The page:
Adidas and Allbirds embark in a partnership to accelerate the industry’s pace to achieve carbon neutrality

Winner of the World Branding Awards, Adidas and Allbirds have announced a collaborative project to accelerate solutions to reduce the 700M metric tons of carbon dioxide emitted by the footwear industry annually. The partnership aims to innovate on manufacturing and supply chain processes in addition to exploring renewable material resources, resulting in the creation of the lowest carbon footprint ever recorded for a sports performance shoe.

To achieve this unprecedented goal, the athletic brand and Allbirds will open the doors to each other’s suite of sustainable innovations and unlock the opportunity to set a new industry standard in the fight against climate change.

“Our brands don’t want to just participate in the sustainability conversation, we want to continue being catalysts and creators of substantial improvement,” says James Carnes, VP of Adidas Brand Strategy. “The recent progress that our brands have made in the name of sustainable innovation has created the perfect momentum for this partnership to influence industry practices forever.

“There is an urgent need to reduce our global carbon number, and this mission is bigger than just Allbirds or Adidas,” says Tim Brown, co-CEO of Allbirds. “Whether we realise it or not this is a race that we are all running together as a planet and it is one that trumps the day-to-day competition of individual companies. I am hopeful that this partnership will be an example for others to follow as we pursue a more sustainable, net-zero carbon future.”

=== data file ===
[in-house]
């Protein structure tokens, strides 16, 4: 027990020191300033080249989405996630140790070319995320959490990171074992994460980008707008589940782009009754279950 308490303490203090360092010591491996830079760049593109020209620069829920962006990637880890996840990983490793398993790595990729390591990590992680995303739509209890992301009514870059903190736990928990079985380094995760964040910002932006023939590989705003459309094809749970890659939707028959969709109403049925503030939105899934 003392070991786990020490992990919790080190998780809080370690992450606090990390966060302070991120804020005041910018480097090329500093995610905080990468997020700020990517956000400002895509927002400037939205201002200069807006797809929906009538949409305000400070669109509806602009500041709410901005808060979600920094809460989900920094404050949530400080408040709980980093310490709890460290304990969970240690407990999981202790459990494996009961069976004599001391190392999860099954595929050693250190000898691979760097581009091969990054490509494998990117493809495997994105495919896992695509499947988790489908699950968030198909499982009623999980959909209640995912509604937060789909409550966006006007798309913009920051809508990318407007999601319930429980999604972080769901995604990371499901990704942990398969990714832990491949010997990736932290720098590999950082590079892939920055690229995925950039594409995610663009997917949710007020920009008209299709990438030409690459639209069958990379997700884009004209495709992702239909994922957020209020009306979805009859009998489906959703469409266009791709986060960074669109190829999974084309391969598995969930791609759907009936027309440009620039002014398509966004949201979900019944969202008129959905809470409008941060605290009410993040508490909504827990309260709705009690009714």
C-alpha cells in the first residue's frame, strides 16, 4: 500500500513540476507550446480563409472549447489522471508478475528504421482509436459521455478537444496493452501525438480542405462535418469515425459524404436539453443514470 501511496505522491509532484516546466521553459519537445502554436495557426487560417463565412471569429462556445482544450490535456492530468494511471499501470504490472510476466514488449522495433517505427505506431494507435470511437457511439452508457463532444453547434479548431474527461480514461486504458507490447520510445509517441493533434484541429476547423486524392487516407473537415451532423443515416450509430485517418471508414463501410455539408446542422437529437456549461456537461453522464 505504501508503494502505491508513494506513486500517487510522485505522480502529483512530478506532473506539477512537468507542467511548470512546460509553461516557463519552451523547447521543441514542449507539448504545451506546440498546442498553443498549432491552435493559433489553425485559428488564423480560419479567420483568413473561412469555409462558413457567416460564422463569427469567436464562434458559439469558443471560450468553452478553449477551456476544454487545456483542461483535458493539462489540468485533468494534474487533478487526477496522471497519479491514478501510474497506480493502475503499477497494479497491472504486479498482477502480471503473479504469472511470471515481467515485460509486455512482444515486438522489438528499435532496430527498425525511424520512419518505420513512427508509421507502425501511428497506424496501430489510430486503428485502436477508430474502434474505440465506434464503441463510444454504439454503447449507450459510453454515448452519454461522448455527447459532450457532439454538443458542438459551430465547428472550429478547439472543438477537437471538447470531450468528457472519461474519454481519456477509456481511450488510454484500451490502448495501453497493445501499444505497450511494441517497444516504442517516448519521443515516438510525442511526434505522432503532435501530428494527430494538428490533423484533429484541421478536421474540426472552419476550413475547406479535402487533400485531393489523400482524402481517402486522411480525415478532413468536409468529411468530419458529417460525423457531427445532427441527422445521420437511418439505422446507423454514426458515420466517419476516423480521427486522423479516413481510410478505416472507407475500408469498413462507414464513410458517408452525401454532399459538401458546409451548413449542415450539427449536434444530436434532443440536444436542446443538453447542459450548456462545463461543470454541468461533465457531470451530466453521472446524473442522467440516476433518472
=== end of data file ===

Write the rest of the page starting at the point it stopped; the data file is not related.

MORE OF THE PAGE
Everything has a carbon footprint–the production of a product emits carbon dioxide (along with other greenhouse gasses) that contributes to climate change. To create a product with the lowest carbon footprint possible, the collaboration will explore innovations across the entire supply chain–from material choices to manufacturing facilities and transportation methods that utilise renewable energy and fuels. Currently, the carbon footprint of a typical pair of running shoes made of synthetic materials is between 11.3 and 16.7 kg CO2.

“Whilst we are prioritising the planet, we’re staying committed to improving the athlete’s experience,” says Carnes. “That means the end result should yield no compromises for athletes or the planet.”

The project is dedicated to creating an athletic shoe that meets Adidas performance standards, which are amongst the most stringent in the industry. The shoe’s carbon footprint will be analyzed using Allbirds’s life cycle assessment tool and Adidas’ own carbon footprint tools, which measure end-to-end carbon emissions.

“Our great hope is that this partnership will catalyze other people to share both their best ideas and research so that we can work together in the fight to live more sustainably,” says Brown. “This is a problem that won’t be solved by one company alone.”

Adidas’ End Plastic Waste initiative is a key contributor to the company’s commitment to achieving a 30% reduction in its carbon footprint by 2030 and achieving carbon neutrality by 2050. Allbirds’s “Tread Lighter” programme represents its ongoing practices to measure and reduce emissions across the entirety of the business, offsetting anything remaining to maintain a 100% carbon neutral business.

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